Chevel Shepherd is enjoying her life in music.
The New Mexico native never stopped moving forward.
During the pandemic, she would perform live on social media. She also released her debut EP, “Everybody’s Got a Story,” in March 2021.
She hasn’t slowed down since.
“As things are getting back to normal, I’ve been recording new music,” she says. “Some of that will be released this year. Lately, I’ve been with the band getting ready for upcoming shows.”
Shepherd’s new music showcases her growth since winning the 15th season of NBC’s “The Voice.”
“I’ve not written any of the new songs,” she says. “I’m still working on my confidence in writing. It’s hard to write and I’ll get there.”
Shepherd, 19, and her team have turned to professional songwriters for the new material and she feels she has some great songs. She will perform at 7:30 p.m. Saturday, April 8, at the Lensic Performing Arts Center in Santa Fe.
One of the songs, “Looking for Loretta,” was posted on TikTok and gained a lot of likes.
“I love paying homage to the old classics and that’s one of the songs I’m most excited for,” she says. “I feel like the lyrics give light to who I am today.”
Shepherd’s performance at the Lensic will also benefit the Tutors to Teachers program, which is a non-profit organization created to help address an ominous teacher shortage in New Mexico.
Tutors to Teachers was created in October 2021 by Louise Yakey, a retired New York schoolteacher who came to New Mexico to continue her teaching career. She created Tutors to Teachers to make a dent in the teacher shortage statewide.
“The program is designed to give high school and college students an opportunity to work directly with children to see the impact they could have on children as teachers before making a commitment to the profession,” said Yakey. “Tutors with (the program) are involved in an internship-type experience because they are trained, nurtured and supported.”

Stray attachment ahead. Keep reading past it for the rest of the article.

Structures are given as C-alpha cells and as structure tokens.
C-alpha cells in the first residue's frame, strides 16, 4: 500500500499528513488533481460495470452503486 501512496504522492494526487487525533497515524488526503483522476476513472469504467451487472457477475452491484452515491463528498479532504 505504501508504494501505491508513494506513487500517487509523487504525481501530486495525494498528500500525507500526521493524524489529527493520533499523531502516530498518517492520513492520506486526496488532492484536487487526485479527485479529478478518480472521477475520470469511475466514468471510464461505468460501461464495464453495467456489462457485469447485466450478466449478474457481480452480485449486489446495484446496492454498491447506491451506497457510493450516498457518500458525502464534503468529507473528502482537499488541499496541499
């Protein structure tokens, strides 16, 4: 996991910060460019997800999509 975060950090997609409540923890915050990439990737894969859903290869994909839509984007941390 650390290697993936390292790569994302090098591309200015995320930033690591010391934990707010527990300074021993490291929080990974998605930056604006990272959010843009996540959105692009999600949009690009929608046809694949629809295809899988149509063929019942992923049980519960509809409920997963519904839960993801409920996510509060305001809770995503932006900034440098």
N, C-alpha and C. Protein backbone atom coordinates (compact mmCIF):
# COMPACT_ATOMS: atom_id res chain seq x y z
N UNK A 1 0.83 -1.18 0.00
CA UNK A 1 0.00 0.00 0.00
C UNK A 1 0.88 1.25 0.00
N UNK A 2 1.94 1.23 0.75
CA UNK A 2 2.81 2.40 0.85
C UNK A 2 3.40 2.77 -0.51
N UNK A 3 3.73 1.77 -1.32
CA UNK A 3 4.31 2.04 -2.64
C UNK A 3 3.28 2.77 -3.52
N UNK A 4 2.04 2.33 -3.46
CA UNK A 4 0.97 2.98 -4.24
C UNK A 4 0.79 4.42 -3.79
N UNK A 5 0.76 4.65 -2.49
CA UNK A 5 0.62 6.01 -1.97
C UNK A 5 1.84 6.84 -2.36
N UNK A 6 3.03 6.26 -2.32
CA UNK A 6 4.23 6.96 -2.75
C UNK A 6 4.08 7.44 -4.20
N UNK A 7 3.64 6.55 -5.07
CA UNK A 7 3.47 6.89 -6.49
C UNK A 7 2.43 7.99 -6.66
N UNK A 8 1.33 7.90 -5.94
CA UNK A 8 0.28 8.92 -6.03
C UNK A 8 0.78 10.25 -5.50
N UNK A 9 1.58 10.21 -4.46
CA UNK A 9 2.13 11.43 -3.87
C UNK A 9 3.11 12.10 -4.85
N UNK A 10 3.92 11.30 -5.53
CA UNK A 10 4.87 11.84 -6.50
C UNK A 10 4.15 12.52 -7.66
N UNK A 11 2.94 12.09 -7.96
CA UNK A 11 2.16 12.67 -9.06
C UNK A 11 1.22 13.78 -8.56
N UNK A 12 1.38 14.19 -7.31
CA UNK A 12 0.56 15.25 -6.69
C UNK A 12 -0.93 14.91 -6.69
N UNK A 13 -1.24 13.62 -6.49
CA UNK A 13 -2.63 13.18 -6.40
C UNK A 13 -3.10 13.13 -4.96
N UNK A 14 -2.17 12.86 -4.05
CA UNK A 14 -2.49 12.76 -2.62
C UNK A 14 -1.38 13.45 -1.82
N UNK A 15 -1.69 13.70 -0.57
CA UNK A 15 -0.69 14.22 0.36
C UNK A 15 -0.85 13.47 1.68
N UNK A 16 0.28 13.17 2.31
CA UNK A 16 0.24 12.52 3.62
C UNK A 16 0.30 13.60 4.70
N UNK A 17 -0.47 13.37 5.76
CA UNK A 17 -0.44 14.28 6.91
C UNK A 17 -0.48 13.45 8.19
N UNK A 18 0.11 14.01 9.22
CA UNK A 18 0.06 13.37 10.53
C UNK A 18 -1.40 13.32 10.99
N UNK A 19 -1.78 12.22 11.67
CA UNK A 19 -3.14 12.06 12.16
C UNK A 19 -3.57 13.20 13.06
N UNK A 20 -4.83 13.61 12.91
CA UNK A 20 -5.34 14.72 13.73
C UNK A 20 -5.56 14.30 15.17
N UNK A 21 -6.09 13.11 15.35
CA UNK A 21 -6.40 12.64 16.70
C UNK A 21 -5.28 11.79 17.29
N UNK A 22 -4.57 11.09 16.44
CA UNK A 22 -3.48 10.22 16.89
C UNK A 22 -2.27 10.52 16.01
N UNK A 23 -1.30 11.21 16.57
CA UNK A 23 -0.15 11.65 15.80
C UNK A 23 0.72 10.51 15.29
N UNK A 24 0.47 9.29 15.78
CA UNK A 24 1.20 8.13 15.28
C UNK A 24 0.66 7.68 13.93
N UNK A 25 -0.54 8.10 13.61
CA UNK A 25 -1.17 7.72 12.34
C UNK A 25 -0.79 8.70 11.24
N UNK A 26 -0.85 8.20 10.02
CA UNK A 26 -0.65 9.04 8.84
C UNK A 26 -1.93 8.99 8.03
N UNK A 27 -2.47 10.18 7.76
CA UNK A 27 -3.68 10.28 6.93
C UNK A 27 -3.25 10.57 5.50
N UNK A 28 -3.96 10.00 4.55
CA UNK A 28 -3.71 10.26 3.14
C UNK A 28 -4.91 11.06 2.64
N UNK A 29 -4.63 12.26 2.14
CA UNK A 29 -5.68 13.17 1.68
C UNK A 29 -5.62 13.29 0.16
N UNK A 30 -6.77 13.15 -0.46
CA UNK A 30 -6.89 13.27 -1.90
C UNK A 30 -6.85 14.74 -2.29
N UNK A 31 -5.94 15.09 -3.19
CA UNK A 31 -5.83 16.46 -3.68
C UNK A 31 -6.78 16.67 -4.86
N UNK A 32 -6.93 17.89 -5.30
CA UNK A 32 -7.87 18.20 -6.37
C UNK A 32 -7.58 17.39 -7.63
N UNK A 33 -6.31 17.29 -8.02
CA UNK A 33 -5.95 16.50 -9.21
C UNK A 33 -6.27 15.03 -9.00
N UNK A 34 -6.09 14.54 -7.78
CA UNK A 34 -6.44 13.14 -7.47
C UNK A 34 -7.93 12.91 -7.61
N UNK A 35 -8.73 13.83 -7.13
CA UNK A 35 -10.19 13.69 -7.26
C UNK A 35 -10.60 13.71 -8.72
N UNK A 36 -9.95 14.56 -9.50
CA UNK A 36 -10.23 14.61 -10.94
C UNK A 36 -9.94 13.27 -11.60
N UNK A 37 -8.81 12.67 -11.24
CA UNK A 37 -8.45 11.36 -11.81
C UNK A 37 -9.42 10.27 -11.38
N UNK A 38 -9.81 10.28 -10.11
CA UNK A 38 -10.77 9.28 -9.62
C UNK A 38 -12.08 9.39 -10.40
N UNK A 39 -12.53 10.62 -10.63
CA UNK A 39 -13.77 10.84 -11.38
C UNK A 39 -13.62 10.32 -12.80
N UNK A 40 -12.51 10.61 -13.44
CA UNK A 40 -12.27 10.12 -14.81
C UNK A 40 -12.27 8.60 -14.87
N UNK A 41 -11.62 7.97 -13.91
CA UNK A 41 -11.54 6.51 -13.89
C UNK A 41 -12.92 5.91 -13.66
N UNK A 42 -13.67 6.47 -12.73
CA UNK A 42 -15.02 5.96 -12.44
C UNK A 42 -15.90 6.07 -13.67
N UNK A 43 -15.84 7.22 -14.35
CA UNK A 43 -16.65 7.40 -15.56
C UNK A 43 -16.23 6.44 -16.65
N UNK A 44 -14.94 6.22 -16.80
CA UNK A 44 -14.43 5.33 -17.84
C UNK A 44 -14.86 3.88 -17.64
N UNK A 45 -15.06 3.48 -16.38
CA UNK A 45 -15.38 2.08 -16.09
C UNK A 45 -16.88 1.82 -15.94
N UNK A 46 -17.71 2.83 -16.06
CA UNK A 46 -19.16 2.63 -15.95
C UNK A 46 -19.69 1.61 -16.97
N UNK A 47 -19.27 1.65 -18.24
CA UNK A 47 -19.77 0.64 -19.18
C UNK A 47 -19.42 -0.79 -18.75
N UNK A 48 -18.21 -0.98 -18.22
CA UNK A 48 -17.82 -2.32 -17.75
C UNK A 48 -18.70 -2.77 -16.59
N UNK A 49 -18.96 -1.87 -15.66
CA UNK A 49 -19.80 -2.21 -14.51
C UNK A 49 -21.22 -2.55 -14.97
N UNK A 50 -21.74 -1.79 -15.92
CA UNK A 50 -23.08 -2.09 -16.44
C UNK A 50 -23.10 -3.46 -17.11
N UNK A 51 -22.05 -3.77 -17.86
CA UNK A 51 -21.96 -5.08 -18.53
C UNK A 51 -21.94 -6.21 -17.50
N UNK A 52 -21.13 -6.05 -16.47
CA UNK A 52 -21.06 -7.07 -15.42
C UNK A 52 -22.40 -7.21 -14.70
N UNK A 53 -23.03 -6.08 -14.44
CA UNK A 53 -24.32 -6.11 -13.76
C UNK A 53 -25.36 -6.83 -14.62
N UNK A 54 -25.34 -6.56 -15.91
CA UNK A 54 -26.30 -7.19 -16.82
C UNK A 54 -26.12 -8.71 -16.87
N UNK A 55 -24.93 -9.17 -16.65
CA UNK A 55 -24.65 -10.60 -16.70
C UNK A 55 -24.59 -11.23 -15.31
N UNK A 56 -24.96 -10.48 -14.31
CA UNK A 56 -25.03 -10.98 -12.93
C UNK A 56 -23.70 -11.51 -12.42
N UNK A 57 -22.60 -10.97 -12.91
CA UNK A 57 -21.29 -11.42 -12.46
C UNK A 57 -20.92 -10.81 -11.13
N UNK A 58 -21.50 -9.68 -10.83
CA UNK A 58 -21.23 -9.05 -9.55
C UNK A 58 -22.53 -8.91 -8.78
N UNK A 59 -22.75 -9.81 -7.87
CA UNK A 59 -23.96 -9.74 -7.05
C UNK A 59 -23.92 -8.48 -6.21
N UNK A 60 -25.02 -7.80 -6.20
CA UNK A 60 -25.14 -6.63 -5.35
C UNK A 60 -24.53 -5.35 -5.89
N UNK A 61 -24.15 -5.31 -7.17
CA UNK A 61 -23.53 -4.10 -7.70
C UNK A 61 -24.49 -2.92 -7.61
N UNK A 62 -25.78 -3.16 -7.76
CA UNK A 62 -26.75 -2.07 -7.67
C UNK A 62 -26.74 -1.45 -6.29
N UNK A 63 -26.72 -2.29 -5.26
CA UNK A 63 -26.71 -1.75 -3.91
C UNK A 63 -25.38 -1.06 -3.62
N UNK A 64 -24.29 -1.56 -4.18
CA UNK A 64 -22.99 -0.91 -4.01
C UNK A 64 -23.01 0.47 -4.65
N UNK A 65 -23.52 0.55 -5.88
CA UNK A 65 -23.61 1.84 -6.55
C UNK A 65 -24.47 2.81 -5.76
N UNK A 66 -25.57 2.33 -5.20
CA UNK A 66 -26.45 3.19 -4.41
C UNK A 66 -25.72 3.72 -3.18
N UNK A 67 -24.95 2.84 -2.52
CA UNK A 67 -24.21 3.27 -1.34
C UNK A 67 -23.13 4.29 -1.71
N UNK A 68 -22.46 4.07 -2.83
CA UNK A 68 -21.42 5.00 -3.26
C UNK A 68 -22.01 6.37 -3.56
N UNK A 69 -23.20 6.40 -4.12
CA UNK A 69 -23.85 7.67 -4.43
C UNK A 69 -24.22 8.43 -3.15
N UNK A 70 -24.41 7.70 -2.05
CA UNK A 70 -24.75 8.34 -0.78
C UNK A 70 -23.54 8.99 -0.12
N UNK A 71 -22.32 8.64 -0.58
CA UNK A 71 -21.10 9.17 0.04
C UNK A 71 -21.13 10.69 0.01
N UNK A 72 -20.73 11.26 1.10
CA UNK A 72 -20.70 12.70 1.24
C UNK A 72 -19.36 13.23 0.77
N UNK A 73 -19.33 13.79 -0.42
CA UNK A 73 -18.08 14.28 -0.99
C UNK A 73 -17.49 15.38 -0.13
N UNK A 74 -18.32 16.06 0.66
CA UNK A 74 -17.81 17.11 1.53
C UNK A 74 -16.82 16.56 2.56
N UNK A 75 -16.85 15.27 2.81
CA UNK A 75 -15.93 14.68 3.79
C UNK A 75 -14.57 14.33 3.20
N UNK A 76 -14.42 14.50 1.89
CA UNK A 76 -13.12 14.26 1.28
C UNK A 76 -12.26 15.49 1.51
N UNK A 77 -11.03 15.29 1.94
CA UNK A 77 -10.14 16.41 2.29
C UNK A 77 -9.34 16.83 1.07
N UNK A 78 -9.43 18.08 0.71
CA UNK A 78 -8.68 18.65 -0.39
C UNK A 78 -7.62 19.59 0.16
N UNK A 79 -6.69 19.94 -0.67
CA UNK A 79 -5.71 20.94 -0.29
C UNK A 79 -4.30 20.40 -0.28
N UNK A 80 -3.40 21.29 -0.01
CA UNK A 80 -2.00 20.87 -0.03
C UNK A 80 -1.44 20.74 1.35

The Tutors to Teachers pipeline provides high school and college students employment opportunities to tutor in their free time where they obtain support and guidance with hands on experience while receiving expert mentorship from educated professionals in the field all while continuing their education in high school or college. If the teaching profession is a fit for the tutors, they seek higher education and eventually pursue a degree in education to establish a career in the field in New Mexico.
“When I’ve done tutoring programs in the past, there wasn’t as much of a focus on training as there is now,” says Yakey. “As I’ve been developing my skills in tutoring programs, I’ve seen that we’ve needed more training.
“So now, in addition to their background checks, they’re getting training in community building and leadership, reading and math strategies, drug and violence prevention, and they also get time with a financial planner who explains to them what their paycheck looks like and what comes out of a paycheck. The tutors get training on those topics for the professional aspects of being a teacher. They also spend about four hours a week with children in the schools, either after school, during school, Saturdays online, or they can be online and in person.”
Shepherd is always looking to help in philanthropic avenues.
She’s looking forward to the concert because it will be helping New Mexicans.
“Performing in the state of New Mexico is always special for me,” Shepherd says. “Every chance I get, it’s a way to give back to the people that have supported me since the beginning. I’m a product of New Mexico and when I can help out, it makes me feel amazing.”
Until her album is released later this year, Shepherd keeps busy with posting on her social media accounts.
“Adulting is definitely hard,” she says. “Being active on social media made the time go by faster and staying at home easier. Coming up with content is like a full-time job. I’m learning it slowly but it’s a platform that helps me grow my audience. It helps me connect to my fans and it’s important.”